A tenant may sublet a rental unit to another person with
                           the consent of the landlord ...

The noteworthy part of the section for the purpose of this opinion is the highlighted part and that is with respect to "consent". A tenant may not sublet a rental unit without first obtaining the consent of the landlord. The failure to obtain consent is contrary to the RTA and as it is a direct violation of the provisions of the RTA it may be characterized as an illegal act.  An illegal act in the landlord and tenant context does not mean only a criminal act.  An illegal act in Landlord and Tenant law is any act that is contrary to law.

Subletting without consent is also an infringement of a landlord’s lawful right, privilege or interest as recited in section 64 RTA as a ground for termination. This latter violation is the basis for serving an N5 on the tenant for renting out the unit on .  How subletting without consent is an interference with a lawful right, privilege or interest may be characterized in different ways.  The obvious ways are that the landlord's economic interests are interfered with by affecting the other tenants' feeling in the building, changing the use of the building from apartment to hotel, and the presence of airbnb guests also changes the "risk" in the building likely impacting insurability.


I think that the most powerful objection to a tenant renting out their unit via Airbnb is founded in the illegality of profiting from the inflated rental of the unit.  Interestingly, I think that the sections I'm about to discuss can not be overcome or waived even with the landlord's consent.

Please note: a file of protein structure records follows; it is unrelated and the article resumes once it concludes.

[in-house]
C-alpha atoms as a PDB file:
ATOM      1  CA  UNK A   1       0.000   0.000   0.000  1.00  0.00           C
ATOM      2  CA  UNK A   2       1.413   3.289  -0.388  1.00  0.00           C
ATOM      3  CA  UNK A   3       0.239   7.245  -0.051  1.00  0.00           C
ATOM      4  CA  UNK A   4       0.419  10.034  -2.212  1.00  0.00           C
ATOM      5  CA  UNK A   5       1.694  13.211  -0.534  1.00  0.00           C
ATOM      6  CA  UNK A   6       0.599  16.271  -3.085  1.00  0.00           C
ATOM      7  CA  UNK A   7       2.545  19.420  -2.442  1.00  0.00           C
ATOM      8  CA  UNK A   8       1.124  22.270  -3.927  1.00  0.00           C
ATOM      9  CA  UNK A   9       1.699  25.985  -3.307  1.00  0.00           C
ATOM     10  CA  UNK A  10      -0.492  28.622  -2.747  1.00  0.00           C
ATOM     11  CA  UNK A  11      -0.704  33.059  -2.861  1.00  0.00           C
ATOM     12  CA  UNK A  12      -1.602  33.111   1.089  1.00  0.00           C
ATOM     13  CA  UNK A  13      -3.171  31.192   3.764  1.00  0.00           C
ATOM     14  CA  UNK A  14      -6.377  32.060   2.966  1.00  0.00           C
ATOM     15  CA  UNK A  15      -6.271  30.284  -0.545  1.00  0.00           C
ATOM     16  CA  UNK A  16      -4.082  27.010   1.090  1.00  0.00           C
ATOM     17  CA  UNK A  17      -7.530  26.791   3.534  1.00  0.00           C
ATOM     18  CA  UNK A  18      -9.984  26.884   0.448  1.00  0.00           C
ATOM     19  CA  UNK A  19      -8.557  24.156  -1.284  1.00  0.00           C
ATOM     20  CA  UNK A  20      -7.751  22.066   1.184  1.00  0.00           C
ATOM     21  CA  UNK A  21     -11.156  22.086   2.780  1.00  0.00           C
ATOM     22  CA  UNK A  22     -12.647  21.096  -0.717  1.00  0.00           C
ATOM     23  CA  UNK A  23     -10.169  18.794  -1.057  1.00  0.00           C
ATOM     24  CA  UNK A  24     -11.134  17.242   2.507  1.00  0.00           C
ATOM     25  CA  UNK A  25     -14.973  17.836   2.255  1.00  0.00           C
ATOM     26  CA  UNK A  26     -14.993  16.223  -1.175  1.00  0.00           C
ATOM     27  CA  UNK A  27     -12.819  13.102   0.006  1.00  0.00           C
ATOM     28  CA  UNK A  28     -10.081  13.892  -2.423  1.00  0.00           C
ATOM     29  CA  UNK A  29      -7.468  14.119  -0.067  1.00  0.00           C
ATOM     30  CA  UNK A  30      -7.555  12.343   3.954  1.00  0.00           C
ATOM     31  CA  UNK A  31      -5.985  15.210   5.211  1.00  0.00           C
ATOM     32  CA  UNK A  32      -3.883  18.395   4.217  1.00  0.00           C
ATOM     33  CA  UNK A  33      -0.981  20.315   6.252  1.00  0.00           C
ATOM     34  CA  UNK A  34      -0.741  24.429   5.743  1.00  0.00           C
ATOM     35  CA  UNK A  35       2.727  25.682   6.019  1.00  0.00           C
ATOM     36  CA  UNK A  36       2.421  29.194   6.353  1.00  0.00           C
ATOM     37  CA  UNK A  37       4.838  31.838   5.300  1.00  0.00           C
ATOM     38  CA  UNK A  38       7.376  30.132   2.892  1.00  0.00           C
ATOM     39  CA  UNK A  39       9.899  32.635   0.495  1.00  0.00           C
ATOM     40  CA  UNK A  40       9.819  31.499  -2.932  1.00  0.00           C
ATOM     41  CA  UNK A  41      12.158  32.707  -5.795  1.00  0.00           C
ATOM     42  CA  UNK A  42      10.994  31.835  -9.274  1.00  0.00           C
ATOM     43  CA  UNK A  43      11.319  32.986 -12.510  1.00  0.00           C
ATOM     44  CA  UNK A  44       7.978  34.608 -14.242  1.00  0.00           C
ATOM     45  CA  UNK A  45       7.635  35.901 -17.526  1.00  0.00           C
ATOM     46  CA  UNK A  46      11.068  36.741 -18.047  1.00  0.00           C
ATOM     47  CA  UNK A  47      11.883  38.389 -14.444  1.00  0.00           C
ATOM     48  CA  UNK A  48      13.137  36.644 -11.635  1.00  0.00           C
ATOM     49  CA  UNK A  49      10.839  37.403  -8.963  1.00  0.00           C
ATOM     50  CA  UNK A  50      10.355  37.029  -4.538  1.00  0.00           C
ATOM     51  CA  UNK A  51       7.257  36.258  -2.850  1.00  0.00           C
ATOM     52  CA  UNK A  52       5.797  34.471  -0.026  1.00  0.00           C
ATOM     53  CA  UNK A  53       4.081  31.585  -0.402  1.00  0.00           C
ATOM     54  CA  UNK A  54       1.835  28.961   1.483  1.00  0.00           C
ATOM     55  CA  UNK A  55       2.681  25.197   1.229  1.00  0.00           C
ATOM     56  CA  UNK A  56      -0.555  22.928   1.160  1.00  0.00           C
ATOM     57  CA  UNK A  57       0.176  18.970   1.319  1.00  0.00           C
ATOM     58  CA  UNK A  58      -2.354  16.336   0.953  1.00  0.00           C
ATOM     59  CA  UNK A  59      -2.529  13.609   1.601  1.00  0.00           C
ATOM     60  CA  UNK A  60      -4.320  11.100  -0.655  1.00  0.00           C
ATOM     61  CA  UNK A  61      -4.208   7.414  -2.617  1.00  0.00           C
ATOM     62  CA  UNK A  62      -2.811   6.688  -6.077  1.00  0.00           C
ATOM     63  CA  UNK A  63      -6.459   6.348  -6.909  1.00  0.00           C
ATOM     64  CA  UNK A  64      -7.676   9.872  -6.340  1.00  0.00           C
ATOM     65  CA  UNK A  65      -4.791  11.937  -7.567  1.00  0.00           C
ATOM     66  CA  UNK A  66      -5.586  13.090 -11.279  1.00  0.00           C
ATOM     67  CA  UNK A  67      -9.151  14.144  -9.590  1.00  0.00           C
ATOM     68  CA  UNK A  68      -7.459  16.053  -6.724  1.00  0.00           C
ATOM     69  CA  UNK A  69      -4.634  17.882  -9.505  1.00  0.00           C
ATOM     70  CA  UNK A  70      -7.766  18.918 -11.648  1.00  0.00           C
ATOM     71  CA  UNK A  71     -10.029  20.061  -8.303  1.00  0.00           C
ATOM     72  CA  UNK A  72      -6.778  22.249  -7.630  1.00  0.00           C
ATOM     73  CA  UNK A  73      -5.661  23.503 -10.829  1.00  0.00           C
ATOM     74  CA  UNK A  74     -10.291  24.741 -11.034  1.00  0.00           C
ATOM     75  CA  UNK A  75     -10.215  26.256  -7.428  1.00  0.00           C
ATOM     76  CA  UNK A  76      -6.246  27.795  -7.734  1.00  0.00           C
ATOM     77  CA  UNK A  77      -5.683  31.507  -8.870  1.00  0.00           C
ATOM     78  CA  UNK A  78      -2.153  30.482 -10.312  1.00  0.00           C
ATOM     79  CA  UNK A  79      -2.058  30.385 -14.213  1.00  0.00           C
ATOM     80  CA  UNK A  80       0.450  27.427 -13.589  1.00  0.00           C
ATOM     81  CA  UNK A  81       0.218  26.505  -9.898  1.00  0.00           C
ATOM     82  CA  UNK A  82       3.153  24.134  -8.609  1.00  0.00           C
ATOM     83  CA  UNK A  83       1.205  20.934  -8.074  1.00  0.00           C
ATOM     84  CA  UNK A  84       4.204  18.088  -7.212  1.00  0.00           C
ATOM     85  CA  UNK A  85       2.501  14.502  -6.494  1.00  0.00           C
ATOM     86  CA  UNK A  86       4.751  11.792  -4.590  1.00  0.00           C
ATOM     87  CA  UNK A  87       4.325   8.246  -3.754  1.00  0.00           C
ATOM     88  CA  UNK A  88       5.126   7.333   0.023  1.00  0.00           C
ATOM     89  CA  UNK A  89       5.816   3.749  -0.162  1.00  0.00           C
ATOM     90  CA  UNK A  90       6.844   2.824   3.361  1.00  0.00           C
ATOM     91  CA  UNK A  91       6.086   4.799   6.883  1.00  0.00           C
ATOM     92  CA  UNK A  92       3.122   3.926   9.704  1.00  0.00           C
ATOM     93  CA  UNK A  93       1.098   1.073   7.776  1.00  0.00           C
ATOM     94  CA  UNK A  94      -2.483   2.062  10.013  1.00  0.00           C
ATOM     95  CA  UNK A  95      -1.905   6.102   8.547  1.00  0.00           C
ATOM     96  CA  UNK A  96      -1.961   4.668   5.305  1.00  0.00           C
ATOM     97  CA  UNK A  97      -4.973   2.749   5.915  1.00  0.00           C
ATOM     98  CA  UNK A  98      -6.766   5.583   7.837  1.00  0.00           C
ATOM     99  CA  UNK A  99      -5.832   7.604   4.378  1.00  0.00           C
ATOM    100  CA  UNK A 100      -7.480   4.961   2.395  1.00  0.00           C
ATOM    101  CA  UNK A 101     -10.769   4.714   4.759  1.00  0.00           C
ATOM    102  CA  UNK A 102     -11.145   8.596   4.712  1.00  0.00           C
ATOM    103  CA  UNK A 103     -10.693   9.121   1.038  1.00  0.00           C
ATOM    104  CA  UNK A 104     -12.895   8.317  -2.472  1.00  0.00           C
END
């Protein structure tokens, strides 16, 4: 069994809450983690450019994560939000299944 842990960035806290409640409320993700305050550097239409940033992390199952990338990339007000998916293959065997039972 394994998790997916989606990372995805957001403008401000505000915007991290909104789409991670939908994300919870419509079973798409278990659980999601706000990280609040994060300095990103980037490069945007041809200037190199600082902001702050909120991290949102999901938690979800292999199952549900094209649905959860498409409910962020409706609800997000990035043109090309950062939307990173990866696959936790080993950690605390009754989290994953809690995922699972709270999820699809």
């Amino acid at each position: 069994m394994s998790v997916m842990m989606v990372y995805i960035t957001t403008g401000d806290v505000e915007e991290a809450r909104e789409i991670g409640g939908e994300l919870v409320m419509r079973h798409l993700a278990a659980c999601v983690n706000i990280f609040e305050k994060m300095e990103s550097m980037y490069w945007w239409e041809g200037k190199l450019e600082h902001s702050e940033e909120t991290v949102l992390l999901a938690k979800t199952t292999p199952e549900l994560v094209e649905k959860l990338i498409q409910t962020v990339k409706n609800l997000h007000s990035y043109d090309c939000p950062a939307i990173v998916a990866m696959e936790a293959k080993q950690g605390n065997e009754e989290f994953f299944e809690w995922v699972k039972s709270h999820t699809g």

Section 134(3) of the RTA provides as follows:

Unless otherwise prescribed, no tenant and no person acting on behalf of the tenant shall, directly or indirectly,

(a) sublet a rental unit for a rent that is payable by one or more subtenants and that is greater than the rent that is lawfully charged by the landlord for the rental unit;

                                     (b) collect or require or attempt to collect or require from any person
                                   any fee, premium, commission, bonus, penalty, key deposit, or other
                                   like amount of money, for subletting a rental unit, for surrendering
                                   occupancy of a rental unit or for otherwise parting with possession of
                                   rental unit.

When you consider the point of renting out an apartment on Airbnb, you quickly realize that the tenant is doing so for the purpose of making money.   The money that a tenant can make on Airbnb, over the course of a few weekends can pay the entirety of the rent and still leave the tenant with money left over.  The daily, weekly, or monthly, rents obtained through Airbnb vastly exceed the rent that the tenant pays to the landlord.

Section 134, above, makes it clear that it is illegal for a tenant to sublet a rental unit for any sum of money that is greater than the lawful rent for the unit.  Further, almost all of the advertisements I have read on Airbnb require the payment of a security deposit or other deposit.  These are clearly illegal under section 134((3)(b).

As the amount being charged to Airbnb guests exceeds what is being charged to the tenant, the collection of that rent is illegal and contrary to the RTA.   Interestingly, this is illegal, even if the landlord gave the tenant consent to sublet the unit.

The "sub-tenants" who rent from the tenant, through Airbnb, are entitled to apply to the Ontario Landlord and Tenant Board for a refund of the money that they paid that is in excess of the lawful monthly rent that was charged to the tenant.  This is set out in section 135(3) which provides: " A subtenant may apply to the Board for an order under subsection 1 ... .  Subsection 1 of section 135 provides that an application may be made for the return of money collected illegally.